The Associated Press

SAN ANTONIO (AP) - Dallas Cowboys special teams coach Joe DeCamillis still wears a neck brace and has to sleep sitting up in a chair. Yet he refuses to let the broken neck he suffered when the team's practice facility collapsed keep him from doing his job.

Well, there has been one adjustment.

"In the past, I was able to run down the field after my guys on kickoffs," he said, smiling. "I'm not able to do that right now. That'll hopefully be down the road."

DeCamillis spoke Wednesday following the first practice of Cowboys training camp. It was his first interview with local reporters since the May 2 accident that he was lucky to survive.

His injury required surgery to repair broken vertebrae. Just 16 days later, he was back on the practice field for the start of summer workouts. The tough-guy approach to his recovery has impressed everyone in the organization, so much that Cowboys head coach Wade Phillips has held it up as an example to the club.

"I can show the players that hey, this guy's out there working and working hard and don't cry to me about, 'I feel tired today,'" Phillips said.

DeCamillis laughed off the idea that he's an inspiration, saying, "That's going to last for about a day, I can tell you that. They're going to be complaining about their feet and all of that anyway."

Still, he added, "That's basically how I look at it. I appreciate all those compliments and all those nice things being said. But I just look at it as I need to be out here doing my job and try to do it to the best of my ability every day."

DeCamillis was hired because that's what he does, get special teams to play better. This is his 21st year in the NFL and his 16th in charge of special teams.

The Cowboys struggled in that area in recent years. When they decided to switch coaches, Phillips brought in his pal Joe D., having worked with him in Atlanta in 2003. Their connection runs deeper through their mutual boss with the Falcons, Dan Reeves - Phillips' longtime friend and DeCamillis' father-in-law.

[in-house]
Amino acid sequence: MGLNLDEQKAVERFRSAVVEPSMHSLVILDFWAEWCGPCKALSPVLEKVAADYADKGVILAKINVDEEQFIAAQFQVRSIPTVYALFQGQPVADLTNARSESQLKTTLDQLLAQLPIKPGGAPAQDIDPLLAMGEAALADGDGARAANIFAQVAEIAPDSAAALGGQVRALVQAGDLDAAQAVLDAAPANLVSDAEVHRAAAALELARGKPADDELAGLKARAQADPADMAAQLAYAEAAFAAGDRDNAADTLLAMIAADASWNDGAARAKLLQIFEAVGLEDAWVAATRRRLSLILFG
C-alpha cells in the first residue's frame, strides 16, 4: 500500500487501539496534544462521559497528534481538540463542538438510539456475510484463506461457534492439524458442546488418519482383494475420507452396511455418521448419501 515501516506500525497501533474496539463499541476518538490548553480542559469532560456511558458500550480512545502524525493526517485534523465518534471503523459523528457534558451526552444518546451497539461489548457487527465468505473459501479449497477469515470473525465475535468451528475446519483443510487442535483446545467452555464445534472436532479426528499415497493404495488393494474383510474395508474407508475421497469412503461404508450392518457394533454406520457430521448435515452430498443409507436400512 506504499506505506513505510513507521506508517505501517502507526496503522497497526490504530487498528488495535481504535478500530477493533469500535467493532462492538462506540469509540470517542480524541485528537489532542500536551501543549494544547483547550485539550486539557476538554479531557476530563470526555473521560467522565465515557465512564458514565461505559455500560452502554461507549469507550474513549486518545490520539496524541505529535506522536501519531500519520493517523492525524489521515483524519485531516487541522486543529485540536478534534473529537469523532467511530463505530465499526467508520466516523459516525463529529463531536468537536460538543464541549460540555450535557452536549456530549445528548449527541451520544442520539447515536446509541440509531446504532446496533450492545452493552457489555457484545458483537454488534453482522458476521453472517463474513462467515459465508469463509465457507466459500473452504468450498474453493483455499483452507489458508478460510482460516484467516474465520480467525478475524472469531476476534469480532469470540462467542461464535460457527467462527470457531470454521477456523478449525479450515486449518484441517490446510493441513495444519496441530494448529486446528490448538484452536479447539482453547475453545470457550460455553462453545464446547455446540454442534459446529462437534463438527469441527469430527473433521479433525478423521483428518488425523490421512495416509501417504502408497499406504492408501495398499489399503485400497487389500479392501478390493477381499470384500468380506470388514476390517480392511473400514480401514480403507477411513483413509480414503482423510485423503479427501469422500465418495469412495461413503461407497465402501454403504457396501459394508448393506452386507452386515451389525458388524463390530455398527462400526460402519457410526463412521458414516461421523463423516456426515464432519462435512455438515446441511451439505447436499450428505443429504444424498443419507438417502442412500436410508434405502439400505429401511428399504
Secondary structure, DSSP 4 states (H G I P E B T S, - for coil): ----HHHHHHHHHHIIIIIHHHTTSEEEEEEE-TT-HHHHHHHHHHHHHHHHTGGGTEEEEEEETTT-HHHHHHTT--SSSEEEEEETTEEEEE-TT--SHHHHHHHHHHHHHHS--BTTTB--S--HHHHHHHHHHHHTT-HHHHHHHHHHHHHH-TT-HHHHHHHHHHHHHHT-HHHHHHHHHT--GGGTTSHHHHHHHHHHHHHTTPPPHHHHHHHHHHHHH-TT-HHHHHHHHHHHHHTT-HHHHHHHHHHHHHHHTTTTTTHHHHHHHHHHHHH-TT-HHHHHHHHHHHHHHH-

DeCamillis was working with rookies inside a tent-like practice bubble when a burst of high winds made the structure essentially implode. DeCamillis and 11 others were injured, including a scouting assistant left paralyzed by a severed spine.

"I don't even want to talk about it all, to be honest with you," DeCamillis said. "Let's go forward from that day."

He certainly did, surprising everyone by walking onto a practice field with his neck brace and guiding the first OTA workout in June. Doctors said it was OK and the team took all sorts of precautions. Among the little things were giving him a bullhorn to accommodate his weak voice and having his wife drive him to and from the field.

"She put the reins on me a couple of times pretty good," DeCamillis said. "She was a reluctant participant, for sure."

Why did he push to be back so soon?

"It was to set a tone, but at the same time you can't get those days back," DeCamillis said. "I mean, the Giants were working on special teams during OTAs. Philadelphia was working on special teams during OTAs. So if I wasn't there, it would've been hard to get those days back."

The one positive to come from the accident was the outpouring of support DeCamillis received. It was especially meaningful for someone who'd only been part of the organization a few months.

"The fans, getting mail from them and the prayers that people gave to me and for me were unbelievable," he said. "The organization was great, too. The players' wives would bring us dinner and all that stuff. I mean, it was a great feeling. I must've had 150 to 200 calls from people and letters and all of that stuff. It was a humbling experience, also."

DeCamillis has ditched the bullhorn, depriving the thousands in the Alamodome of the salty language that was heard so clearly during the summer workouts. He will see a doctor on Aug. 10 and is hoping the brace might come off then. His biggest challenge, beyond the obstacles that come with the neck brace, is making sure he gets enough rest.

"It's sore but I'm not going to worry about it. I'm just going to keep going," he said. "I'm just trying to make sure I make it through two-a-days. That's my rehab right now."

The 44-year-old DeCamillis calls this the biggest challenge he's ever faced. When asked how hard it is being out on the field, he started to say it wasn't a fight. Then he changed his mind.

"I guess it is a fight," he said. "I'm going to keep slugging, I can tell you that."